British retirees travel to India to take up residence in what they believe is a newly restored hotel. Less luxurious than advertised, the Marigold Hotel nevertheless slowly begins to charm in unexpected ways.
A drama about the awakening of the painter Margaret Keane, her phenomenal success in the 1950s, and the subsequent legal difficulties she had with her husband, who claimed credit for her works in the 1960s.
In Victorian England, the independent and headstrong Bathsheba Everdene attracts three very different suitors: Gabriel Oak, a sheep farmer; Frank Troy, a reckless Sergeant; and William Boldwood, a prosperous and mature bachelor.
The Second Best Exotic Marigold Hotel is the expansionist dream of Sonny (Dev Patel), and it's making more claims on his time than he has available, considering his imminent marriage to the love of his life, Sunaina (Tina Desai). Sonny has his eye on a promising property now that his first venture, The Best Exotic Marigold Hotel for the Elderly and Beautiful, has only a single remaining vacancy - posing a rooming predicament for fresh arrivals Guy (Richard Gere) and Lavinia (Tamsin Greig). Evelyn and Douglas (Judi Dench and Bill Nighy) have now joined the Jaipur workforce, and are wondering where their regular dates for Chilla pancakes will lead, while Norman and Carol (Ronald Pickup and Diana Hardcastle) are negotiating the tricky waters of an exclusive relationship, as Madge (Celia Imrie) juggles two eligible and very wealthy suitors. Perhaps the only one who may know the answers is newly installed co-manager of the hotel, Muriel (Maggie Smith), the keeper of everyone's secrets. As ... Written by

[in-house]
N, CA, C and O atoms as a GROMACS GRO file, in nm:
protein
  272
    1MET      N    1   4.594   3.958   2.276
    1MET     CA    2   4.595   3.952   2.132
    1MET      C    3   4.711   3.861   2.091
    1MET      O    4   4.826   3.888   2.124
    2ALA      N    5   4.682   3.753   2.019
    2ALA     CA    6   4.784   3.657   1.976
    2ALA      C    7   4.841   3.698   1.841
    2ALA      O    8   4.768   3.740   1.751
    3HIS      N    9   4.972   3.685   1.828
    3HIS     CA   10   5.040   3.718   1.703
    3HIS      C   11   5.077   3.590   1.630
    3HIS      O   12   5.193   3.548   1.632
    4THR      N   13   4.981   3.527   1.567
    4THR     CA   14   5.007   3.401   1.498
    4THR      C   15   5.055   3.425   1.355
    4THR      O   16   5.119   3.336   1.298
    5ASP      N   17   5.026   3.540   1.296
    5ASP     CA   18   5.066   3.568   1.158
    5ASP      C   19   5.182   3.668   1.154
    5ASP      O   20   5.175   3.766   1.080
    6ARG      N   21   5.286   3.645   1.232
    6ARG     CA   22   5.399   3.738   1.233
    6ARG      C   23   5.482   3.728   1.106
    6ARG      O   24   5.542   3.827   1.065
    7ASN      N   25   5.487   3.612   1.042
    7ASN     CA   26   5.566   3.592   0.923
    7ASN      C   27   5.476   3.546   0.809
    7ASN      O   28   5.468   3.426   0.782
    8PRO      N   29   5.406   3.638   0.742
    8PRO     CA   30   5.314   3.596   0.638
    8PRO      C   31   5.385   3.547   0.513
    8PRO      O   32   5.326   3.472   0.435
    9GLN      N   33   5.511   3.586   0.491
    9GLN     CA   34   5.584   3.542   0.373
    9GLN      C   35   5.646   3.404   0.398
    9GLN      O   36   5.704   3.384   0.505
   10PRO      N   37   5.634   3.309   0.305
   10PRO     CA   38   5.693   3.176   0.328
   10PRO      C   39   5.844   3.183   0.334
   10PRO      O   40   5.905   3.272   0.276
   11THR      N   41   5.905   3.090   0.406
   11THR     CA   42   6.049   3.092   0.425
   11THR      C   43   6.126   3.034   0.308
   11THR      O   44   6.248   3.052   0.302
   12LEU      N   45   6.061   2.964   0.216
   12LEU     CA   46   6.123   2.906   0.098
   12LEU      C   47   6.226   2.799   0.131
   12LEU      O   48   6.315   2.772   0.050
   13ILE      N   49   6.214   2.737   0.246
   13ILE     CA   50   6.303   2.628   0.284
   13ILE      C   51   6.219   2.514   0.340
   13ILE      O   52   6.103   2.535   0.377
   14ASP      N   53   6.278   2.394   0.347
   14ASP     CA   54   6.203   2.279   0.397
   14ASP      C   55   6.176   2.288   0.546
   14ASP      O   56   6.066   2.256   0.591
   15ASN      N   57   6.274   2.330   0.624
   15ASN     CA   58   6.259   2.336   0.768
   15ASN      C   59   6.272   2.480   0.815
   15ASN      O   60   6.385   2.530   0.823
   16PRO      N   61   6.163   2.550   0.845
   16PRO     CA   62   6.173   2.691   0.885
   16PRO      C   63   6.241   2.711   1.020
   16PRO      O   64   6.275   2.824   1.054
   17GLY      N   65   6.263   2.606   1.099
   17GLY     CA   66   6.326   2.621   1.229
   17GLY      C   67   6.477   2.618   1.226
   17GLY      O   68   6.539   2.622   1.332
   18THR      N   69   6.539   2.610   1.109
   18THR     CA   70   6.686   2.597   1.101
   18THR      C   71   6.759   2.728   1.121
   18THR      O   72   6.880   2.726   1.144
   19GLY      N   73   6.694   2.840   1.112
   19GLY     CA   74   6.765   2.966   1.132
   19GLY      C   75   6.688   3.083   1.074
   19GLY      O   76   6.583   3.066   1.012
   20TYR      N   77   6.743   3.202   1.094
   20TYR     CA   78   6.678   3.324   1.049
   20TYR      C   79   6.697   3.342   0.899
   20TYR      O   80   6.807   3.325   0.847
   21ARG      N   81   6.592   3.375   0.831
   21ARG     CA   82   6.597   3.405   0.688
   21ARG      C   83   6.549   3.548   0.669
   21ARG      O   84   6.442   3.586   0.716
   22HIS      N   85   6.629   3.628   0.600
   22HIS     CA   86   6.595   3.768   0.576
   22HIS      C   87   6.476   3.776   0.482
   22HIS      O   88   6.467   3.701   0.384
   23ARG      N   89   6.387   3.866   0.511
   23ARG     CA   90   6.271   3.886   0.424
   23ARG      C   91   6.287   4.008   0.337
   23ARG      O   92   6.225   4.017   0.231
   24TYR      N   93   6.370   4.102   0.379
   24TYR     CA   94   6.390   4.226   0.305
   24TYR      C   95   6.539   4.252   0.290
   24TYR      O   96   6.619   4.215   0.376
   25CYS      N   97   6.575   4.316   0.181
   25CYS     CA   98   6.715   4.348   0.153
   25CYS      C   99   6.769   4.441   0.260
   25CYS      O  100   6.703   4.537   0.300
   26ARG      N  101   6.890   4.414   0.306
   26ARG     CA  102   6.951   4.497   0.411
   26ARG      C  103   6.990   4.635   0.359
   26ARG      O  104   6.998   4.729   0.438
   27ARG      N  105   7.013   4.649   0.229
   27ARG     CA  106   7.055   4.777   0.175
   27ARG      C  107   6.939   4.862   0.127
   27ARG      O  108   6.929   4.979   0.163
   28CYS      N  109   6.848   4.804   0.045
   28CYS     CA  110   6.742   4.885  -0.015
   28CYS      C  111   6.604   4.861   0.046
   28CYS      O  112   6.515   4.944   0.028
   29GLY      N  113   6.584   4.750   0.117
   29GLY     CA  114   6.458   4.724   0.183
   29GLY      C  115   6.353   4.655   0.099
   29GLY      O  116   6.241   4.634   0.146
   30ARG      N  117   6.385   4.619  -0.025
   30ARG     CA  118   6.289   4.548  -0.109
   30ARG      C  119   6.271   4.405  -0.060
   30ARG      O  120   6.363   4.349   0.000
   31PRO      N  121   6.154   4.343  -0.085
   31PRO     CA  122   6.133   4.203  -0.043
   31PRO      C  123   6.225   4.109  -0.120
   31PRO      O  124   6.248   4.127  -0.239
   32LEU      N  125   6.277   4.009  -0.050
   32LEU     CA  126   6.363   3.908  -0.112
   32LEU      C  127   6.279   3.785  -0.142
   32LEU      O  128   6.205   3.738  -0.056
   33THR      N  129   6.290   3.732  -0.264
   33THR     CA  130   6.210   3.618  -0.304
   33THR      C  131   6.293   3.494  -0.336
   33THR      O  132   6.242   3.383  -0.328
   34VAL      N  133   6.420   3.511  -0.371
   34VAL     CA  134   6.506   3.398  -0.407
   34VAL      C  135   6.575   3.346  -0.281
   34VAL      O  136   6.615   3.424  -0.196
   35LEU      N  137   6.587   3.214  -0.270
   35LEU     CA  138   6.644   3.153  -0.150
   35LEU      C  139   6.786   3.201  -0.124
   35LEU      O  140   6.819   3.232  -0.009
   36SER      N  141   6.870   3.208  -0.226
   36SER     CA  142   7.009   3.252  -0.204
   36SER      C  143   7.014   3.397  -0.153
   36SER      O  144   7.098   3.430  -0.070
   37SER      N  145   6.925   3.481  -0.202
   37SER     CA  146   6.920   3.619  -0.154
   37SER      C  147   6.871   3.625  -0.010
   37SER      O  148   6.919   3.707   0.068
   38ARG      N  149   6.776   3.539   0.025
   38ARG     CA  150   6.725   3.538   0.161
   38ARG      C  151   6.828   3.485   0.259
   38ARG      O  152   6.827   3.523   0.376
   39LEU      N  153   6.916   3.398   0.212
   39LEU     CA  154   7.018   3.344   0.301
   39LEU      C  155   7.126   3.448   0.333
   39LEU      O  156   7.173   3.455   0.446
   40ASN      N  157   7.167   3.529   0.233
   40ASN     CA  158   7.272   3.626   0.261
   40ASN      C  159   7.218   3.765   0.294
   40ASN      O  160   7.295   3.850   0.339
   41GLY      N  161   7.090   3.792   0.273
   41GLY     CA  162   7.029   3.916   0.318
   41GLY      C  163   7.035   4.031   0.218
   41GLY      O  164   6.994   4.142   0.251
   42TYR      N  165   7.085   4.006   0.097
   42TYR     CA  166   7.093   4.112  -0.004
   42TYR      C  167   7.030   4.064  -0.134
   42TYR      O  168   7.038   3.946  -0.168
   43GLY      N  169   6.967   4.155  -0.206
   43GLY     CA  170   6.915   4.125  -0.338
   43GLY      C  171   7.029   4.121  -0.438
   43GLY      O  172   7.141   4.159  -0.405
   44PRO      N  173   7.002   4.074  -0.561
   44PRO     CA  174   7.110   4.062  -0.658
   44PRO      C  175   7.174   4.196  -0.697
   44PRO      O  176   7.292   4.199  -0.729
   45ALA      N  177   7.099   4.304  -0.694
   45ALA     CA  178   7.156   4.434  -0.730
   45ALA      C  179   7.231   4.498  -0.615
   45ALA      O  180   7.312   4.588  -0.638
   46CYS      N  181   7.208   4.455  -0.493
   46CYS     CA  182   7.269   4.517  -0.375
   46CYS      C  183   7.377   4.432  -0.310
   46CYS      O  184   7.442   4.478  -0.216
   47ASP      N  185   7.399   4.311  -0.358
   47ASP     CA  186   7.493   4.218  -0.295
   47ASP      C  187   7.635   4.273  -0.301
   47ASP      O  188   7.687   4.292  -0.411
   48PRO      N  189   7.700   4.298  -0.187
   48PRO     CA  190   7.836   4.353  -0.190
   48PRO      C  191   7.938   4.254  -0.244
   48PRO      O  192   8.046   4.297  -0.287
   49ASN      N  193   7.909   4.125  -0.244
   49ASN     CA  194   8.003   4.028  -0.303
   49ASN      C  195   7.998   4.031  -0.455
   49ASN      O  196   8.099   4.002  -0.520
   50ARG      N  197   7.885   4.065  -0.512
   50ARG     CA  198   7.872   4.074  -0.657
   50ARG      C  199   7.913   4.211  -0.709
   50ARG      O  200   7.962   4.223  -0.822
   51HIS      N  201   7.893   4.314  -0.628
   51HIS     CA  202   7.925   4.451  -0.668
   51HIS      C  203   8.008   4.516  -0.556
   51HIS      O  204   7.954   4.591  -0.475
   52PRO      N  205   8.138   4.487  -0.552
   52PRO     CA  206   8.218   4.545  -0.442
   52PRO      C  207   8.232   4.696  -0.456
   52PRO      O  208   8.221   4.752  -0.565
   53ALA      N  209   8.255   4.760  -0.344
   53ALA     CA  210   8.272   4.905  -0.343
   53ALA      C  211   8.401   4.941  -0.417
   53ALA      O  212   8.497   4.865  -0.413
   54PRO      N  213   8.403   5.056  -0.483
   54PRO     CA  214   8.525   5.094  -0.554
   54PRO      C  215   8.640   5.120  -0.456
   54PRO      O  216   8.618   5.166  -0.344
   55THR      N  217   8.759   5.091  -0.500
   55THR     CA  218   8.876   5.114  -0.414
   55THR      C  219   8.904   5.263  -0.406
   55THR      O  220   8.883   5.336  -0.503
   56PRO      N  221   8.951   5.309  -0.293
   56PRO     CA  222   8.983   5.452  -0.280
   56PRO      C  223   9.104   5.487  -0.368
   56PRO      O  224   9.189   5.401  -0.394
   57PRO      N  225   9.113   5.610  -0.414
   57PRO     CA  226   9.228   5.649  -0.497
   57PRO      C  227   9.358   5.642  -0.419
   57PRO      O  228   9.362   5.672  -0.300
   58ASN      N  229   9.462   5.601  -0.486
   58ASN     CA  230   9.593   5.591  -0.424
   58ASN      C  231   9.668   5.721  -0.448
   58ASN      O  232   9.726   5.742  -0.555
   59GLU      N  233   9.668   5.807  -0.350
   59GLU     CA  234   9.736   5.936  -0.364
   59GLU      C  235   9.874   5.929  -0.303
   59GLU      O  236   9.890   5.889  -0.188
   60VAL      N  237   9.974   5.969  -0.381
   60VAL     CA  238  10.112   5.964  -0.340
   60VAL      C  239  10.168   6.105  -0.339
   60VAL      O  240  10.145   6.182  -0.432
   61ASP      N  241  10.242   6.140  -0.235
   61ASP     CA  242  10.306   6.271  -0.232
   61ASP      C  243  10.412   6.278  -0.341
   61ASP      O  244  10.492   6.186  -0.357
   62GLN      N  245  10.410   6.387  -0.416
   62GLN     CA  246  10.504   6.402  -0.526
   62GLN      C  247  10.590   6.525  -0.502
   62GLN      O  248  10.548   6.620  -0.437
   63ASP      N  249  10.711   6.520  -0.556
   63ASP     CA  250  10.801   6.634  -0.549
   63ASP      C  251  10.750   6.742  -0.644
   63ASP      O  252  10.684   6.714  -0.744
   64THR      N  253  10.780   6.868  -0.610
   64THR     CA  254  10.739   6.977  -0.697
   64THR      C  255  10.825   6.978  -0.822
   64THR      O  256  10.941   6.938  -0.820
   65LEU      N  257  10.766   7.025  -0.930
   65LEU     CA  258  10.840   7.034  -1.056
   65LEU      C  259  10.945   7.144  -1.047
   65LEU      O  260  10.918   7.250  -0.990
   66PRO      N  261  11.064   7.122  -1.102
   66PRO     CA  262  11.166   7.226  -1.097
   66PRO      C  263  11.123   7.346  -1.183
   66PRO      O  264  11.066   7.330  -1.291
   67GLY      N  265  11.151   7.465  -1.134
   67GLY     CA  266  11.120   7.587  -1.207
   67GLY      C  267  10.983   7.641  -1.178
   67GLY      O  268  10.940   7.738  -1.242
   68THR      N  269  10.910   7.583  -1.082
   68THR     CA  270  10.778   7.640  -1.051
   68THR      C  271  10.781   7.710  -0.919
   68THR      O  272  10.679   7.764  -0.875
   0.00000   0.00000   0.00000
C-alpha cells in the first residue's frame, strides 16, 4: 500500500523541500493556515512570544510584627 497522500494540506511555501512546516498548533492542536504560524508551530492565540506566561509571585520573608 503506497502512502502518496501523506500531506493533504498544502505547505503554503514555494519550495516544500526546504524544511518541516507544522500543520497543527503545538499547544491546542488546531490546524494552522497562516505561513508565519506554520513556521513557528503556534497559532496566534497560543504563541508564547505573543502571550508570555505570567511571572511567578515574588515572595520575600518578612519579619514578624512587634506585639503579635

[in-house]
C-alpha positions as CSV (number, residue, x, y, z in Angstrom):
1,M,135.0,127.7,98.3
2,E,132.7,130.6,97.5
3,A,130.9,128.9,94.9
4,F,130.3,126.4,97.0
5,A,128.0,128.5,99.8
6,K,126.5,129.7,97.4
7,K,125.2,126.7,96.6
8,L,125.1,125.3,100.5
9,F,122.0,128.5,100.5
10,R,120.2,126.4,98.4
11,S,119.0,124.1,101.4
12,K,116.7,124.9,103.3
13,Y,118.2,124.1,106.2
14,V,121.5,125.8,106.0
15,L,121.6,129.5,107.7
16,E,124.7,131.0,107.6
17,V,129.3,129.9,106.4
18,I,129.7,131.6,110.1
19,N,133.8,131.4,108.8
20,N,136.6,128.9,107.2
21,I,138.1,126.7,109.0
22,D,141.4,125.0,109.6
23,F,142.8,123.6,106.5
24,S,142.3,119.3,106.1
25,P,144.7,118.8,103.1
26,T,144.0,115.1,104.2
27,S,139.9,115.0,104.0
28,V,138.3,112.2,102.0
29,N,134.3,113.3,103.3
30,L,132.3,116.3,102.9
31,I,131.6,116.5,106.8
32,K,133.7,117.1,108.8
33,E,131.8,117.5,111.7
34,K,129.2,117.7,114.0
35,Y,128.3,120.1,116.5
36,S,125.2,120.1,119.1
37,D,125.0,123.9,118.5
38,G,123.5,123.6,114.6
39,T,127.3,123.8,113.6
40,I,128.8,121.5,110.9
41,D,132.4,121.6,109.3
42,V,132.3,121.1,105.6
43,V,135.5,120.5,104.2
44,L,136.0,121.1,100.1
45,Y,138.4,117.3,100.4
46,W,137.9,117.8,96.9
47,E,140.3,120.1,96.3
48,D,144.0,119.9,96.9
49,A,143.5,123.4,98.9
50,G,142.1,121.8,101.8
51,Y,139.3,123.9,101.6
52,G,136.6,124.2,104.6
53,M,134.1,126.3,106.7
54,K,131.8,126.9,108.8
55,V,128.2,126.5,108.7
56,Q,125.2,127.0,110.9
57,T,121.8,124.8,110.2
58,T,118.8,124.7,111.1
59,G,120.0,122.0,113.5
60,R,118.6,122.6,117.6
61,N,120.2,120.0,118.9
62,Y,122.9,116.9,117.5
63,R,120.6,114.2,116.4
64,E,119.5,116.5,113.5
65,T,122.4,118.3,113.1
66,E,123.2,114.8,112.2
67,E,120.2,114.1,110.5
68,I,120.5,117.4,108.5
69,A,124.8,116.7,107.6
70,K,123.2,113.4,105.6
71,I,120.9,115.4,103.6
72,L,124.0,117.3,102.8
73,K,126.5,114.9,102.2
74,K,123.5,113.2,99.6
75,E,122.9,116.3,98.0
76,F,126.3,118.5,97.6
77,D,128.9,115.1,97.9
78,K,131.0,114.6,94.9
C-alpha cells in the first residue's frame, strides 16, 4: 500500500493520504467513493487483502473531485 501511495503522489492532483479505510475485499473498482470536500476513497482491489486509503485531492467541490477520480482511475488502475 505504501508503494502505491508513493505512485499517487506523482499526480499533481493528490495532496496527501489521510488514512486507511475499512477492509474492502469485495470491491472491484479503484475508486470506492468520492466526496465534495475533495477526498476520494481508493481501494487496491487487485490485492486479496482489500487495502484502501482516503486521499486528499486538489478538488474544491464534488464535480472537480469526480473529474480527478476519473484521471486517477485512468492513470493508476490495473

In the opening, Muriel and Sonny are driving down Route 66 and then appear in San Diego. Route 66 ends in Los Angeles, not San Diego. See more »
You know, there's a long list of things I don't care for: doctors, sunburn, mosquitoes, people who outstay their welcome... I could go on forever. But there is one thing I cannot bear, and that's self-pity. It destroys everything around it. Now don't be that idiot. Don't let that happen.
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There's a terrible risk with producing a sequel to a unique, quirky and successful movie. For want of a better cliché, it's flogging a dead horse.
This film confronted that risk and trounced it soundly. I was wondering how the heck the producers would manage it, and went to the cinema expecting to be disappointed at best and mildly annoyed at worst. But no. I left uplifted, happy and feeling as though I had wasted neither the time nor the ticket price.
The characters continue to develop. New characters are introduced but are generally given the chance to have their own back stories as well. The film genuinely manages to give the impression of being a candid look at the lives of a disparate bunch of people - their interactions, hopes, fears, prejudices and so on are all laid bare for us, as before, yet somehow it still manages to feel fresh.
There are real, proper laughs, some fantastic one-liners and some very well done moments of pathos. It's beautifully filmed and the big set-pieces are a delight.
In short it steps into the large boots of its predecessor, and fills them nicely. Go and see it.
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